The white cloud mountain minnow is sensitive to water quality. Therefore, keep an eye on the traces of Chlorine and Chloramine. Avoid it altogether by using a tap water conditioner. Seachem Prime is what I usually use. Also, I suggest avoiding extremes of pH and hard water for their healthy survival. In white cloud mountain minnows, the copper tolerance is zero. Therefore, make sure to eliminate copper traces from your aquarium, if any.
For moderate flow, consider a power filter or purchasing a canister filter and limiting the flow on the return side.
Though white cloud mountain minnow does just fine without tank lights, installing high-quality, adjustable tank lights make a huge difference.
First of all, if you want your white cloud minnows to distinguish between day and night, which is essential for breeding, you need to install a tank light. Secondly, the lights in your tank keep your aquatic plant healthy. Thirdly, the tank lights help you monitor the overall health of your fish. Thus, lighting is important. However, the intensity of the light should be taken into consideration.
White cloud mountain minnow appreciates subtly lit tanks, which also helps the color of your fish pop. I suggest installing an adjustable LED light in your aquarium tank with an automatic timer that turns off automatically during night hours.
Aquatic Plants and Decorations
The natural environment of white cloud mountain minnows in freshwater streams and rivers comprises several live plants. And so, adding live plants to your aquarium tank is a must. I suggest keeping plants like dwarf rotala and water sprite. Avoid keeping floating plants in your tank as they may hinder their view, provided that white cloud minnows occupy the top and middle level of the tank.
Live plants in the aquarium provide your minnows with a safe place in a form of shelter. Some great examples of live plants are Hornwort, Pondweed, and Duckweed.
The decorations should also constitute a significant part of your tank because the white cloud minnow is an active fish that like to move and hide in a few places here and there. Driftwoods, rocks, and caves should be added to your tank to make your aquarium worthwhile for minnows. You can also add rocks or other ornaments to give your tank an interesting look.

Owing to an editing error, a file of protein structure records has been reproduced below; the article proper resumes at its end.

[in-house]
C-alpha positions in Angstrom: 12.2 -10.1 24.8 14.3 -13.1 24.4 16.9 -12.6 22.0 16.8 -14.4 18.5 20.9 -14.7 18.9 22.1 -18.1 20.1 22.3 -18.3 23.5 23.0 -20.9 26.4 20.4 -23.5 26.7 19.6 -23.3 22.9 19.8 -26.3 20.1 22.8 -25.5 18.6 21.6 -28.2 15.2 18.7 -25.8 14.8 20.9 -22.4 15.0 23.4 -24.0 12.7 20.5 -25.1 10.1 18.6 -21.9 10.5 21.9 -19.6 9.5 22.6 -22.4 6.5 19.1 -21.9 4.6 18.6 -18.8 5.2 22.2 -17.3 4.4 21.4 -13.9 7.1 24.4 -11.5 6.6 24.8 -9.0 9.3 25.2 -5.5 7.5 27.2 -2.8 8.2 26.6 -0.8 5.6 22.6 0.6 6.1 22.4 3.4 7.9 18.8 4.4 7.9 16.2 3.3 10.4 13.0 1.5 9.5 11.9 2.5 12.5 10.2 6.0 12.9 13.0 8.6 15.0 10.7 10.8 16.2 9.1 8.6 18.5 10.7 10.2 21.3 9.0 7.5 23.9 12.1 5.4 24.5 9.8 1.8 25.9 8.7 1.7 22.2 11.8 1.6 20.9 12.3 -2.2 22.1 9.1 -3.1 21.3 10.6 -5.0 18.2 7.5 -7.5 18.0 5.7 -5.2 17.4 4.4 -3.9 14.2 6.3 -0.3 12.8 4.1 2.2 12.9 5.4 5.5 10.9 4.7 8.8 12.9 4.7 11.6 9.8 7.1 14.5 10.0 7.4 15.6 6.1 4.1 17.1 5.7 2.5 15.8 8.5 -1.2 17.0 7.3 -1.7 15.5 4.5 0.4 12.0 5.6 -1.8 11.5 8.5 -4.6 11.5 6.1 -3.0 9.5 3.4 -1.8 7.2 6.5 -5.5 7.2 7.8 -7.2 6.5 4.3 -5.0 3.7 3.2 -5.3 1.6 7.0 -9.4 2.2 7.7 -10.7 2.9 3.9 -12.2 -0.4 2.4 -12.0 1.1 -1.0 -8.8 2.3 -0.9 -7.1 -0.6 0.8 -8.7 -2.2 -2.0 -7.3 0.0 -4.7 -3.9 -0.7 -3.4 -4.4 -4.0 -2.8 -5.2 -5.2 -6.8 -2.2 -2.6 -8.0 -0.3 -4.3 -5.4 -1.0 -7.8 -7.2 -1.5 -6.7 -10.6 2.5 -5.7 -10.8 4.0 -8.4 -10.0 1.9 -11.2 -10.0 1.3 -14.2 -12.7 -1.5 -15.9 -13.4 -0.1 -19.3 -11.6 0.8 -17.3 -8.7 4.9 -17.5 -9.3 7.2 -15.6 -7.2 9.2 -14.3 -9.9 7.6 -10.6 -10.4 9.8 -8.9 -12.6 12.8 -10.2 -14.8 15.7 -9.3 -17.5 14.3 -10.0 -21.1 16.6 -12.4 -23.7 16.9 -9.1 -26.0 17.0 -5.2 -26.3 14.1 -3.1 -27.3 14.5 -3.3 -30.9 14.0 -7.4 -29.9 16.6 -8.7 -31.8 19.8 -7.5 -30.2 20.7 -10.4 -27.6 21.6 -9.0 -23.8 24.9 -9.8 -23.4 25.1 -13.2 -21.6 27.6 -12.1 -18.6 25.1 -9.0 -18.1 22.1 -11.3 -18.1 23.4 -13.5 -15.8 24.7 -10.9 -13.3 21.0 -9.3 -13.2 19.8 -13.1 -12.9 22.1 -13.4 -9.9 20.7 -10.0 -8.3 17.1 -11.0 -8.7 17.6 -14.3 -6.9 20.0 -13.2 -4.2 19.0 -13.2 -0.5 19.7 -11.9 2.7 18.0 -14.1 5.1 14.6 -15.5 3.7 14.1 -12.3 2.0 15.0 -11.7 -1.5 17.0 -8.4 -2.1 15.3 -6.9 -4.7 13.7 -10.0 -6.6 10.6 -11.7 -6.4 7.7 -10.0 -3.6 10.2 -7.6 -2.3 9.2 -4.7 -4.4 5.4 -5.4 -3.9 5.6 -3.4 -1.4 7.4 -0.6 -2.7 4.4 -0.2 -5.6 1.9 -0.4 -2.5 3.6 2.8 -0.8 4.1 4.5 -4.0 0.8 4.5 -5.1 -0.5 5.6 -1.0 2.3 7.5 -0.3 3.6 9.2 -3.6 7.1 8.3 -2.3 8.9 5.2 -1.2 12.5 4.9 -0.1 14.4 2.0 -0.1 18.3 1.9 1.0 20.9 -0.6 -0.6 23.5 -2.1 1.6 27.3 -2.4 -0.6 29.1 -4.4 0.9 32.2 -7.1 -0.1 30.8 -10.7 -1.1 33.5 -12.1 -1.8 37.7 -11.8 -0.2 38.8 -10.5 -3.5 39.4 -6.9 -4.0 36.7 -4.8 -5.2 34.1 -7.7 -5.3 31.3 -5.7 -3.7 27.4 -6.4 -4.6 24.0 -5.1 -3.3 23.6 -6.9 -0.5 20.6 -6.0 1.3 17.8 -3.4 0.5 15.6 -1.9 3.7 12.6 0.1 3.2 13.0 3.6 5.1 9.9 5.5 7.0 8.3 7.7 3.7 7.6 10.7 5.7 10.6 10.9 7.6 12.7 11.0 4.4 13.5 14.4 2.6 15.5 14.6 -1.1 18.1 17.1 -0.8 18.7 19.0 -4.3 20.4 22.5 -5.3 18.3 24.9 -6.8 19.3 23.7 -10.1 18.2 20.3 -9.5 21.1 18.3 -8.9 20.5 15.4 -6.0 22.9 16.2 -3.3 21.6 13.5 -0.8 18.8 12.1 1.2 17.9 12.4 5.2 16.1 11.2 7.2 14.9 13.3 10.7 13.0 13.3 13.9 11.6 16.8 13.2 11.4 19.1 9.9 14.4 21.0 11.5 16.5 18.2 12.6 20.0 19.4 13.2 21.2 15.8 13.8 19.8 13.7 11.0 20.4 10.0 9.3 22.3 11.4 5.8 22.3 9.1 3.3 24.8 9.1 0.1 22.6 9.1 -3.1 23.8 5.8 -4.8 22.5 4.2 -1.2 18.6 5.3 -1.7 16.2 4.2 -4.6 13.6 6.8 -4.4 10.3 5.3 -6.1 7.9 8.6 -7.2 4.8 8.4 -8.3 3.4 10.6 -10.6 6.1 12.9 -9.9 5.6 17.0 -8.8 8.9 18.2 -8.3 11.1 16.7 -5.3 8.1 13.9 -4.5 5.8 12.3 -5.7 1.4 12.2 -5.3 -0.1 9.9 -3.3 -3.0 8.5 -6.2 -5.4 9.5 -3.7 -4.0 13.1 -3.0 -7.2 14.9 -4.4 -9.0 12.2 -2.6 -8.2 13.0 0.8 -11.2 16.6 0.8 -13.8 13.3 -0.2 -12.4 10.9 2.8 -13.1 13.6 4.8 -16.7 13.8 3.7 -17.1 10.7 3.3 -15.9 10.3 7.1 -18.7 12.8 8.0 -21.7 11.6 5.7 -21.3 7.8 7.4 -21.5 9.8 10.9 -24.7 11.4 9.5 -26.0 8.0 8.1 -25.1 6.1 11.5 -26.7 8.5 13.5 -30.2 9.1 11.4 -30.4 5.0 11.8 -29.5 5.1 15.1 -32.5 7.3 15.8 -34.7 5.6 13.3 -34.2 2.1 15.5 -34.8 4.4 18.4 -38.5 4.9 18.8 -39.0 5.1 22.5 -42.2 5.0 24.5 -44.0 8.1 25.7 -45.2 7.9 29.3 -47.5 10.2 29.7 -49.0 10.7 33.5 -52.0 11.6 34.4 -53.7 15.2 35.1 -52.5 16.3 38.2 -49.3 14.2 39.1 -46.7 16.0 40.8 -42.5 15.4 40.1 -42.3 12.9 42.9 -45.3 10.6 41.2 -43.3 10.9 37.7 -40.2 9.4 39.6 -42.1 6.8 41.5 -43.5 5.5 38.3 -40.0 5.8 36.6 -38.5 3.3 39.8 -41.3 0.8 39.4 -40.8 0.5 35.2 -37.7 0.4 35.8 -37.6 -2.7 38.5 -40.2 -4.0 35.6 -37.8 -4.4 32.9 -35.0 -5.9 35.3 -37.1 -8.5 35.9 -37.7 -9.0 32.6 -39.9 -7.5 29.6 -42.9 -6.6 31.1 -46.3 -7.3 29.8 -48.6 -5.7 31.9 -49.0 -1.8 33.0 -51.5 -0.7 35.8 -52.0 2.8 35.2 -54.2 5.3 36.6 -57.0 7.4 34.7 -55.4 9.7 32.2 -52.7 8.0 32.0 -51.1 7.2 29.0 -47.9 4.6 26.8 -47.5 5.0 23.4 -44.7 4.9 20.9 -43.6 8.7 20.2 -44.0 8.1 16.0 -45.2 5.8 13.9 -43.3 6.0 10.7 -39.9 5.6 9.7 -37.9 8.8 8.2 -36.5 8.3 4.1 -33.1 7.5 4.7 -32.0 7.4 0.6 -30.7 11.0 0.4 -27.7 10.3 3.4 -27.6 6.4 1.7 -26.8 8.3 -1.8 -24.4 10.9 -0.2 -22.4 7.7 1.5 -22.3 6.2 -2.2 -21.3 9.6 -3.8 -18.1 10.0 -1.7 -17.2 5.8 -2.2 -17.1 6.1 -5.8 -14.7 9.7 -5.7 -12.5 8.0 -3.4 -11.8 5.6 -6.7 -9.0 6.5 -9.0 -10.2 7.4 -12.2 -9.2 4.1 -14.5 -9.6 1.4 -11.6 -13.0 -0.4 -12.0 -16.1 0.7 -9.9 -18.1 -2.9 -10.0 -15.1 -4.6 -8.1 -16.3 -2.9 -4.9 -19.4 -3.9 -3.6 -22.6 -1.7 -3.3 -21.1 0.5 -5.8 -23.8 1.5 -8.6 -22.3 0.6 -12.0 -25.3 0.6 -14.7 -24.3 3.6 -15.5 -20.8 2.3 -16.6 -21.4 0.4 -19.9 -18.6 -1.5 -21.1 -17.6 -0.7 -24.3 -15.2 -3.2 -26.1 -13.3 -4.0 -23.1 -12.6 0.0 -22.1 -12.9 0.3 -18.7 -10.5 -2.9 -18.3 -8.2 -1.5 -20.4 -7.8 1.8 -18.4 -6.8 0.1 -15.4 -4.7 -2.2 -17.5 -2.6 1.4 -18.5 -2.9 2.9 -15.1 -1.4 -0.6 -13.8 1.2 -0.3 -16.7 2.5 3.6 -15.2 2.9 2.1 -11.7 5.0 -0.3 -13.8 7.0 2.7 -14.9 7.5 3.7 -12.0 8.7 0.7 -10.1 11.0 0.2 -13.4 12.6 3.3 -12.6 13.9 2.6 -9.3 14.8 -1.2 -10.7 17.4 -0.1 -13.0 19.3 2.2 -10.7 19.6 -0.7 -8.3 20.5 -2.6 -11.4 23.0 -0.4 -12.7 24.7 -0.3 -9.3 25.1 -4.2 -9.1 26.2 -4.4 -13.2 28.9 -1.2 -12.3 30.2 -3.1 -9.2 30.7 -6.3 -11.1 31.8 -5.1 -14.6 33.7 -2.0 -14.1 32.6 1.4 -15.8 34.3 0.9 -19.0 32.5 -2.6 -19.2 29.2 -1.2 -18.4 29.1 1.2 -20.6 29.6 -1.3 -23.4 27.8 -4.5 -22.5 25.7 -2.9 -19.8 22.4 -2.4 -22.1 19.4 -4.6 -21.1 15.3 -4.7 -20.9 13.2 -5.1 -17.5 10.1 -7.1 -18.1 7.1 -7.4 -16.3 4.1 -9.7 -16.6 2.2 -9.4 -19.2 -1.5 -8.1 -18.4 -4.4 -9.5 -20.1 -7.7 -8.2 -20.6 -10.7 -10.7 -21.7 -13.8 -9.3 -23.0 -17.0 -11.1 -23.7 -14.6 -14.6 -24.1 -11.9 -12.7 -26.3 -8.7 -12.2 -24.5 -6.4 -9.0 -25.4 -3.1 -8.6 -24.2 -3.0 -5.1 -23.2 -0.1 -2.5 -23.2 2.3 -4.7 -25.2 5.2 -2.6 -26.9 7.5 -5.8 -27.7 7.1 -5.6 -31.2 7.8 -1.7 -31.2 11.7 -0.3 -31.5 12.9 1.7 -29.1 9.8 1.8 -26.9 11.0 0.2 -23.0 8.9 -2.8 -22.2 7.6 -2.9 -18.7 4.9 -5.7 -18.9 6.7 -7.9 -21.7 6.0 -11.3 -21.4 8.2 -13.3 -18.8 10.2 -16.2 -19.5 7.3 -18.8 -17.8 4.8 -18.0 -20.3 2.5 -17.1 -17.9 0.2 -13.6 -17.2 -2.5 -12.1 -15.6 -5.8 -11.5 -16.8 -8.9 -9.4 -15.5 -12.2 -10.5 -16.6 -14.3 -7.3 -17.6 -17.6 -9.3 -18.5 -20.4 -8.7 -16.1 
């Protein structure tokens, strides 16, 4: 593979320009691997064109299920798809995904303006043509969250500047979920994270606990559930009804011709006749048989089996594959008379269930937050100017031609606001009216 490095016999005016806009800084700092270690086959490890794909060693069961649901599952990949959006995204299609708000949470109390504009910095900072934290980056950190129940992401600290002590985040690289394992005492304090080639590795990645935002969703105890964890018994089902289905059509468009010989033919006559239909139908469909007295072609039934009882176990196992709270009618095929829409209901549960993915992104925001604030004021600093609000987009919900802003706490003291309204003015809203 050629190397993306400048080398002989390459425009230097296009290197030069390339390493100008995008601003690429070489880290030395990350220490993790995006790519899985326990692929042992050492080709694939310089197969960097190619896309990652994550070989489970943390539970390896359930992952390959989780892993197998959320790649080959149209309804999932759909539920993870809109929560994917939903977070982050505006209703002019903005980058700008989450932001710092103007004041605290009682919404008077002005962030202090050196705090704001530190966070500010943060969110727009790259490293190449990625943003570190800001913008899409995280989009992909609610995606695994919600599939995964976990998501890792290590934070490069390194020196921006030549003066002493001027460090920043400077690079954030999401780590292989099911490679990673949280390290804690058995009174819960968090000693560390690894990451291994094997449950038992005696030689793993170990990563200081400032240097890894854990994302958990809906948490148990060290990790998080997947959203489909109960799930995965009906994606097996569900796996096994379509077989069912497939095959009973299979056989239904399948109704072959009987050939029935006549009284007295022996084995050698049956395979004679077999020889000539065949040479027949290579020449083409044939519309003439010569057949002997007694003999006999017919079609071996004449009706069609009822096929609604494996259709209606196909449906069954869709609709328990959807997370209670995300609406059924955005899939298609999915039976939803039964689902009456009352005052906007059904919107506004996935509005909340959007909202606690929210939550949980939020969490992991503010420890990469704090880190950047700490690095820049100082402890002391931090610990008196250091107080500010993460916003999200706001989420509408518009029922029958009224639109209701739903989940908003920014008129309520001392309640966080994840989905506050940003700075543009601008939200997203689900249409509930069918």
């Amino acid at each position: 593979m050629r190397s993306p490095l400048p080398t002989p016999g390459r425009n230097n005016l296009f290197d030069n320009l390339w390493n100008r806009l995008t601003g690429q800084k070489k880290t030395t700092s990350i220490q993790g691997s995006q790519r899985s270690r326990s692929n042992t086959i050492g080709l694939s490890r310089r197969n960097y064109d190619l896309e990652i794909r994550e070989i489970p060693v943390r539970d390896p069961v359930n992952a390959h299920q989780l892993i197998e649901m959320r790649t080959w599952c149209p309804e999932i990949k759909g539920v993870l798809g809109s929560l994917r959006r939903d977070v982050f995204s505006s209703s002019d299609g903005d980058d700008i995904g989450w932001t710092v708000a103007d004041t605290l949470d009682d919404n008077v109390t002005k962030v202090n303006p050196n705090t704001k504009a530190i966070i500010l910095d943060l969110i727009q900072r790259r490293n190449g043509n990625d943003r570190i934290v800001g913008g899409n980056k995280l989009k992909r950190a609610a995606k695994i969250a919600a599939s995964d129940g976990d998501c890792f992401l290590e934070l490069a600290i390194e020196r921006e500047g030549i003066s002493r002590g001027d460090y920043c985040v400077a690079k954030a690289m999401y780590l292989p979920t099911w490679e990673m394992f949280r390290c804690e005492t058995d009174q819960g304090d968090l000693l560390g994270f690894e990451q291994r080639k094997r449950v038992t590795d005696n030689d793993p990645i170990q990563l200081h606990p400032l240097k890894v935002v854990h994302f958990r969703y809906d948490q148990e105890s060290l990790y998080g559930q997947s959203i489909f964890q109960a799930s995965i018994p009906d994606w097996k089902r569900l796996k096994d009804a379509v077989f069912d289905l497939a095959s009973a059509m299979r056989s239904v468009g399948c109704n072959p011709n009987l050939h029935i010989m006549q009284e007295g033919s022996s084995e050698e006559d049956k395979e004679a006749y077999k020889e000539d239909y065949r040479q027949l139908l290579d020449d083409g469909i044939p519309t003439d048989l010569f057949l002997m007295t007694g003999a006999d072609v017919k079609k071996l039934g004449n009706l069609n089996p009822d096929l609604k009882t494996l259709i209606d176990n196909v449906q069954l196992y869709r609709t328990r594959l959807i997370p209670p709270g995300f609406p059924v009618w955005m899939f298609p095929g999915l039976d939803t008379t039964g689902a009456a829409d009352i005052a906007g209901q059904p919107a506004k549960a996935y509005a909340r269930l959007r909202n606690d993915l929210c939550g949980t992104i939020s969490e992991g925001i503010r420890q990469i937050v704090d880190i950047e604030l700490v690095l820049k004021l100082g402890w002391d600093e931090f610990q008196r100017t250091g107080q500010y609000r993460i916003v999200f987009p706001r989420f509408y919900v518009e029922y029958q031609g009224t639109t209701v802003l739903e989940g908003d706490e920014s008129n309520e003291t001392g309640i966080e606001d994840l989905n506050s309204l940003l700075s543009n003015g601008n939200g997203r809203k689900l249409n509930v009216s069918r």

I don’t recommend adding floating plants. However, if you must, invest in those plants that don’t obstruct your minnows from free swimming near the top or middle of the tank.
When it comes to cleaning, even the hardiest fish won’t compromise. So why should your beloved white cloud mountain minnow?
White cloud minnows are vulnerable to toxins such as Ammonia, Copper, Chlorine, and Chloramine. Therefore, proper cleaning and filtration are imperative to increase their life expectancy and improve their overall health,
I recommended cleaning the filter at least once a month to maintain a healthy ecosystem.
- Cycle your tank entirely to avoid toxic buildups of nitrogen and ammonia in your tank
- A minimum of 15% of the water should be replaced every week
- Maintain the water temperature, pH levels, and hardness of water to keep your tank conditions optimal
While white cloud mountain minnows spend most of their time at the top or middle of your tank, it’s still important to pay special attention to the substrate.
White cloud mountain minnows enjoy a variety of substrates, ranging from sand, gravel, pebbles, or rocks. I recommend getting a dark-colored sand and gravel mixture to complement the beautiful colors of your cloud minnows. Make sure to get the gravel large enough so your fish can’t swallow it and choke.
Community Tank Mates